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Skeet and Muzzle Loading Shot Cartridges

posted Dec 15, 2010, 8:36 AM by Peter Lucas   [ updated Jul 28, 2011, 8:51 AM ]

   
With Pheasant season drawing to a close, it is time to start getting ready for the NMLRA Western National Shooting in early March of 2011.  The Western National Shoot is about two months away and I have not shot a round of Skeet with my new shotgun.  During the 2010 Western Nationals, I met Tom Hart of Canyon City, Colorado.  Tom builds unique "Side Hammer" Over and Under Muzzle Loaders. After shooting one of Tom's guns, I decided to order a side hammer for myself.  After some discussion, I convinced Tom to make the receiver of my gun from "Aluminum Bronze" and I also provided Tom with some English walnut blanks for the stock.  Tom completed my Over/Under in time for the CSMLA Meridional Day Shoot and I am thrilled with the way the gun came out. 


Hart Side Hammer --  the gun is ambidextrous in that the hammers can be place on either the right or left side.  Since I am an left handed shooter, the hammers are currently on the left side of the gun.  
    In order to shoot a few rounds Skeet in with the new gun, I decided to load up some muzzle-loading shot cartridges and shoot with the smokeless shooters.  I shoot skeet (with a modern gun) with a group shooters on a semi-regular basis at the local range.  I figured that the guys at the range would not mind me shooting a couple of rounds with my smoke pole, assuming that I did not slow things down too much.
 
   
I have used my new Hart Over/Under to shoot many rounds of trap; both at the semi-regular Colorado muzzle loading trap shoots and on my own.   With today's voice activated trap systems, it is fairly easy to shoot a round of trap on your own with a muzzle-loader.  However, shooting Skeet on your own is much more difficult since my range does not have a voice activated release system for the skeet ranges.  Skeet also presents more of a logistics problem as compared to trap,  since the shooting stations are spread over a wider area.     
    In order to shoot a few rounds Skeet in with the new gun, I decided to load up some muzzle-loading shot cartridges and shoot with the smokeless shooters.  I shoot skeet (with a modern gun) with a group shooters on a semi-regular basis at the local range.  I figured that the guys at the range would not mind me shooting a couple of rounds with my smoke pole, assuming that I did not slow things down too much.

    Prior to shooting a round of skeet, I decided to pattern the new gun to make sure that my muzzle loading cartridges would produce acceptable patterns. The batch of shot cartridges which I made up are loosely based on the Eley Universal Cartridge discussed in a prior Article.  This batch of cartridges contained 1 oz of 9 shot and were propelled with 2 3/4 drams (75 grains) of FFFg.  This load should produce velocities of approximately 1150 feet per second.  For comparison, I also patterned my current modern 28 gauge skeet load (Remington STS hull with 5/8 oz of 9 shot, a claybuster wad and 13.5 grains of Hodgdon Universal powder).   The 5/8 ounce 28 Gauge load is pretty light, but it will break birds fine when I do my part.  I wanted to make sure that the muzzle loading would produce patterns at least equal to my modern 28 Gauge loads.  Here are the patterning results:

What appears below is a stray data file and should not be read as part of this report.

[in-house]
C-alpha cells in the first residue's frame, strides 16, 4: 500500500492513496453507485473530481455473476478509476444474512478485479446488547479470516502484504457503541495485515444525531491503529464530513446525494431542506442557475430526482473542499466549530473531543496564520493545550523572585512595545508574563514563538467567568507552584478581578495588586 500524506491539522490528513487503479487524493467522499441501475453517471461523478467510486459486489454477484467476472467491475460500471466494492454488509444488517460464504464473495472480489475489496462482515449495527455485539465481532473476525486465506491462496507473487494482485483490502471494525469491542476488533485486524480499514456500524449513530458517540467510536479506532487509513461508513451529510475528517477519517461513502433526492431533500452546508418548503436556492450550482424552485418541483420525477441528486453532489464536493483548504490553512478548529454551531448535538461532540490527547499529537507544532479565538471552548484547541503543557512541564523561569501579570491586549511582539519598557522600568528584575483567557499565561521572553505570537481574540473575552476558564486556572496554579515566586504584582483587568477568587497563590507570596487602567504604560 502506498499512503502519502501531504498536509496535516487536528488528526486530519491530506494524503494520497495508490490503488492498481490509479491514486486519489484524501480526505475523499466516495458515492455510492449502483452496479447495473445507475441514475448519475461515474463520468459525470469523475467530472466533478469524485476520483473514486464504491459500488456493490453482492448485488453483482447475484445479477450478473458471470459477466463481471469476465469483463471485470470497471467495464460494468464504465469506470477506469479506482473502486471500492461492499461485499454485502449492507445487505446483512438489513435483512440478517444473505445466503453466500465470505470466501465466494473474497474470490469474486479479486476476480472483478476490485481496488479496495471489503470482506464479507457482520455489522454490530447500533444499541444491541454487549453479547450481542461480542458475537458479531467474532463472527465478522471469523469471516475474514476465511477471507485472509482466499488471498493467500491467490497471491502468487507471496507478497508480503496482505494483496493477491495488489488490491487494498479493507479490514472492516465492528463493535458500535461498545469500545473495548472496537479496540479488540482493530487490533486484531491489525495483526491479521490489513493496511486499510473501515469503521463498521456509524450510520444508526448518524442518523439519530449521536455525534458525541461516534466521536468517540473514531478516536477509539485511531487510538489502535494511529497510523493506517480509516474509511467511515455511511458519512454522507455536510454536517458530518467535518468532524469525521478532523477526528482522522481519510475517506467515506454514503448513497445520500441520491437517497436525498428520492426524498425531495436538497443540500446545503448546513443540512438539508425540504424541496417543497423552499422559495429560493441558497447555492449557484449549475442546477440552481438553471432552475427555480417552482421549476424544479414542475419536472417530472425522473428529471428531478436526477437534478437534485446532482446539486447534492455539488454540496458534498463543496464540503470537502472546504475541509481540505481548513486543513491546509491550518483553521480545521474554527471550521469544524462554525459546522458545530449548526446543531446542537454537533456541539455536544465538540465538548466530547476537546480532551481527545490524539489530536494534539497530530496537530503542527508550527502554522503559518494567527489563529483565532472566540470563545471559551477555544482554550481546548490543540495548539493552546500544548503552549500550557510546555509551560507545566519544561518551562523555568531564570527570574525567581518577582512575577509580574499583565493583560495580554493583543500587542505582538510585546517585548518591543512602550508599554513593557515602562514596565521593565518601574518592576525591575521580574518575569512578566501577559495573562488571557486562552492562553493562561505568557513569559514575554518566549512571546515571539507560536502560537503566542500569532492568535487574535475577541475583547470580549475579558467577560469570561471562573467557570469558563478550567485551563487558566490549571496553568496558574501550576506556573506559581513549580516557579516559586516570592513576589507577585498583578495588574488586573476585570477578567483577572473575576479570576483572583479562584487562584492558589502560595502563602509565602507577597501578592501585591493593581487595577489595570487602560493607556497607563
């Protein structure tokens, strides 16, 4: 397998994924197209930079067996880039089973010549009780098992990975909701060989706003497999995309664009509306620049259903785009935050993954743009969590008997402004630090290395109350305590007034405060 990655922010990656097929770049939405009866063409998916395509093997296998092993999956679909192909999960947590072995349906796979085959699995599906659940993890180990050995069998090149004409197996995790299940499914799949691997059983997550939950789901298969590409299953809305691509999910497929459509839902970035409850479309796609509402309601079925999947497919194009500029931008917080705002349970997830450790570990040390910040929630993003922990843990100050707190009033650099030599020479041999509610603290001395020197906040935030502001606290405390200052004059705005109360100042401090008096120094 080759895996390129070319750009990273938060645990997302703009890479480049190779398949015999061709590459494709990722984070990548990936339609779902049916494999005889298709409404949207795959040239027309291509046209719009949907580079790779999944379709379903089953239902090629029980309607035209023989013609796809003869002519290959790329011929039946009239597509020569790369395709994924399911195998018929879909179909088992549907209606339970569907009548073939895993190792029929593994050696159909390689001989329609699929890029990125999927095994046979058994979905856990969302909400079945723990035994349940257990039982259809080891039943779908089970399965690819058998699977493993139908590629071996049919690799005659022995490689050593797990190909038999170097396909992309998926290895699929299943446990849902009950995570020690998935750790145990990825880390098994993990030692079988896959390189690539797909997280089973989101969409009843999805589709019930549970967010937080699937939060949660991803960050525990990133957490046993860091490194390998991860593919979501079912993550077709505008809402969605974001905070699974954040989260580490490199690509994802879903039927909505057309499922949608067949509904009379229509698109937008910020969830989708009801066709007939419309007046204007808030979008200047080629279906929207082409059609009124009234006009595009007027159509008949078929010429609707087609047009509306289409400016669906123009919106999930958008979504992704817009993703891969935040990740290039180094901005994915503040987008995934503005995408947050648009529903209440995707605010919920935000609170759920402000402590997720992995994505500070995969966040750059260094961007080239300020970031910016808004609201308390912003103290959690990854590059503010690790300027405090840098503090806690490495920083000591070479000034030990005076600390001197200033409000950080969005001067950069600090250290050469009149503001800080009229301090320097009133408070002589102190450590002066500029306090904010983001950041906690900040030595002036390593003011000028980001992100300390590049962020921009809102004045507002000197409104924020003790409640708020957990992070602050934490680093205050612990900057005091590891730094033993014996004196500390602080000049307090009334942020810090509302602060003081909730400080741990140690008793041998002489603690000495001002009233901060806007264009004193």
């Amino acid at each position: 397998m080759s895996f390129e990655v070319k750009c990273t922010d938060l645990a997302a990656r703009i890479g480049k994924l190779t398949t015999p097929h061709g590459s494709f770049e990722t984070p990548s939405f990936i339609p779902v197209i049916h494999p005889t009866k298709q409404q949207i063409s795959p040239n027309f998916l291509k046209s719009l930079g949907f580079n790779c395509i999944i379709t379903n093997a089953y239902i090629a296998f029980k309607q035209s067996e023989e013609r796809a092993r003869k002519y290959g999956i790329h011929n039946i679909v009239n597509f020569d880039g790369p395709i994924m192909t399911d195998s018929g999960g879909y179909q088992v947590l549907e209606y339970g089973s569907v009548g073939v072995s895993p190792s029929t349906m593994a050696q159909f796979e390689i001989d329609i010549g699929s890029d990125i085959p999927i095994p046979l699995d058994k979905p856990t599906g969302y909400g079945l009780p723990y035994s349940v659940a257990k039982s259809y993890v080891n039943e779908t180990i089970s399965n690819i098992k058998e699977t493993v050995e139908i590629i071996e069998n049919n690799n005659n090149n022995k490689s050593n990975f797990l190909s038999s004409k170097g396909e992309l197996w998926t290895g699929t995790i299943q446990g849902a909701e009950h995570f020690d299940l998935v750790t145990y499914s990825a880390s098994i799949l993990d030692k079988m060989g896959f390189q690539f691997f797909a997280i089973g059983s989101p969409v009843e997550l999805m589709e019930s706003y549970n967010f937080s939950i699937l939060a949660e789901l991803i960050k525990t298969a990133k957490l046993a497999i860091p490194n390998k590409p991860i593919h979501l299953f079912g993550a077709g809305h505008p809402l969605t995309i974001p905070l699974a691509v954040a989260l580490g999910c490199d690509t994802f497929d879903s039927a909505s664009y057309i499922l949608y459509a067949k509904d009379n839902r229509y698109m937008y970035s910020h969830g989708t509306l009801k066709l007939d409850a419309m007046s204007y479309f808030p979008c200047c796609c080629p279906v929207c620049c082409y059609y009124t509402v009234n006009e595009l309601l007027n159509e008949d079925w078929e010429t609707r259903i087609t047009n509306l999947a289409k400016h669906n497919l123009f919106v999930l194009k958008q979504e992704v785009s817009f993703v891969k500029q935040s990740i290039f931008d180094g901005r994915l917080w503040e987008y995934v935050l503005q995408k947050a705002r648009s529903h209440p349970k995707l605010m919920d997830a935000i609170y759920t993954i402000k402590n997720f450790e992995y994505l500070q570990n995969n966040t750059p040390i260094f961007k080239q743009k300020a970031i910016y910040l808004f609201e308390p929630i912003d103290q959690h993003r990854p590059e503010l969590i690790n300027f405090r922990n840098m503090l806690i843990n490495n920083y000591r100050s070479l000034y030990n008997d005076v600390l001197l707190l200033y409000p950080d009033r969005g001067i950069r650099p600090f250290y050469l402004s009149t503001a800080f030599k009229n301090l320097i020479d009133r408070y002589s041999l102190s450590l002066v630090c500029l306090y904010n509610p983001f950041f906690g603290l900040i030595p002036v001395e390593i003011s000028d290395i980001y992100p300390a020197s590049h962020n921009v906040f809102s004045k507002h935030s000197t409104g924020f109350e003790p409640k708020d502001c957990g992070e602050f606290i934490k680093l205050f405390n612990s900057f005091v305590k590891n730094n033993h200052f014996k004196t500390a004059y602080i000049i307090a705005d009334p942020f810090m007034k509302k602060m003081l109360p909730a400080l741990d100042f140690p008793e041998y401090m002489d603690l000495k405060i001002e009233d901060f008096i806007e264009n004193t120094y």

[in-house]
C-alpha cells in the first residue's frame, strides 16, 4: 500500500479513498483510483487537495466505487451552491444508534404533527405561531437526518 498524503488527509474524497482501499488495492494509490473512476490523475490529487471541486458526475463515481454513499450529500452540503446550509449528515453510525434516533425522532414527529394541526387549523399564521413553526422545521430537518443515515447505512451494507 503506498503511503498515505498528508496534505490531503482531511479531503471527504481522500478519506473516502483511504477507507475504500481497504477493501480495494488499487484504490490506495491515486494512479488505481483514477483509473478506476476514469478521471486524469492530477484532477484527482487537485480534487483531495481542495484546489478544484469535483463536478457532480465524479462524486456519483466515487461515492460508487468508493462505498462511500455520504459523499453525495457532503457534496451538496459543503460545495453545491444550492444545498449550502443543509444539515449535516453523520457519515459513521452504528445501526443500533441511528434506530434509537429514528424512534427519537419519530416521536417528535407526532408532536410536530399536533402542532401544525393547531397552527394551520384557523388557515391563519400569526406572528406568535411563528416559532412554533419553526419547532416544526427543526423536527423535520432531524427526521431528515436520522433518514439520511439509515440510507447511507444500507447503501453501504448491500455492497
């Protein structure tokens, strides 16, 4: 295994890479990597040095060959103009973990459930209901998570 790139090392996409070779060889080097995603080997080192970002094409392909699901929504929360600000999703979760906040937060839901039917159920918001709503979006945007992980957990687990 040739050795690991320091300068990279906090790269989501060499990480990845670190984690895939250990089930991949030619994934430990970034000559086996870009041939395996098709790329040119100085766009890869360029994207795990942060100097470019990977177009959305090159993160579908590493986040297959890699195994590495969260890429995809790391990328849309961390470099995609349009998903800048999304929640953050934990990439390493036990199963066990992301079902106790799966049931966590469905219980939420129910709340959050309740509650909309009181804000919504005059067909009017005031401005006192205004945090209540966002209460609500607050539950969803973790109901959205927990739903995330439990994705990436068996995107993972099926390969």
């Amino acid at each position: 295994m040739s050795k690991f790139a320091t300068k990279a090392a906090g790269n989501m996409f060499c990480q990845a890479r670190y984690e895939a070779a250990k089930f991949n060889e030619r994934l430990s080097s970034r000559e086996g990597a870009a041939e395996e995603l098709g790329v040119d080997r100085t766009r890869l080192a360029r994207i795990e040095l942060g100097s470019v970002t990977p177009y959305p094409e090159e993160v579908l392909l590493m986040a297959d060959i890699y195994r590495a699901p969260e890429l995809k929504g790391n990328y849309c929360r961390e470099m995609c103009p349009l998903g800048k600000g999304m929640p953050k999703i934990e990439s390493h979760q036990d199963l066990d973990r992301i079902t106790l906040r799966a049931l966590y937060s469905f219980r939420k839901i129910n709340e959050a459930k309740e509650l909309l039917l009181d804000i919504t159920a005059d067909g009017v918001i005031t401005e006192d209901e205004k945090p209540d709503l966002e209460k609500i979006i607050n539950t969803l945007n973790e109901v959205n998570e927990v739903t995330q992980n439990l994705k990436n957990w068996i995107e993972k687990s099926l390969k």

M/L Shot Cartridge   
1 oz of 9 shot    
 Pellets          28 Gauge "modern cartridge"
5/8 oz of 9 shot
 Pellets
 
10"     82
20"    192
30"    141 Total 415

10"     85
20"    125
30"     53  Total  263
 
10"     90
20"    190
30"    187  Total  467
 
10"      89
20"     123
30"      55 Total  267
 
10"    109
20"    172
30"    157
Total  438
 
10"     85
20"    115
30"     68  Total  268
 
10"    91
20"    198
30"    165  Total  454
 
10"     69
20"    113
30"     80 Total  263
 
10"    79
20"   197  
30"   195   Total  471
   
 
10"     78
20"    182
30"    188 Total  448
   
 Averages     10"     88
20"    188
30"     172 Total  448
  10"     82
20"    119
30"     64 Total  265

    All patterning was done at 20 yards. As a point of reference, the one ounce load should contain 585 pellets of number nine shot.  A five eighths load should contain 365 pellets.   As can be seen from the patterns, the muzzle loading shot cartridges produced nice even patterns which easily surpasses the patterns of the 28 gauge loads which I am currently using for practice in my modern gun. (Having looked at the 28 gauge patterns, I am a little surprised that I am hitting any birds at all)   Any loss in pattern density in the muzzle-loader was more than offset by the increased number of pellets in the 1 oz load which I was shooting. .  
Muzzle Loading Shot Cartridges. 

A prior Article discussed my method for making muzzleloading shot cartridges.   Since that Article was posted, I have started using "Japaneses Tissue Paper" for the the outer wrappings.  Japanese Tissue Paper is commonly used for making model airplanes.  It has good strength and will shrink as it drys. The  Japanese Tissue Paper produces a cartridge which is less likely to break when it is handled prior to use.

Here are some pictures of the process of making shot cartridges using Japanese Tissue Paper for the exterior wrapping.



Shot cup made from heavy paper.  Slits are cut in shot cup and entire shot cup is wrapped with yellow Japanese Tissue Paper.


Shot cup filled with shot and over shot wad held in place


Over shot cup "pasted" in place with more Japanese Tissue Paper


Finished cartridge.  Notice felt wad at bottom of cartridge.
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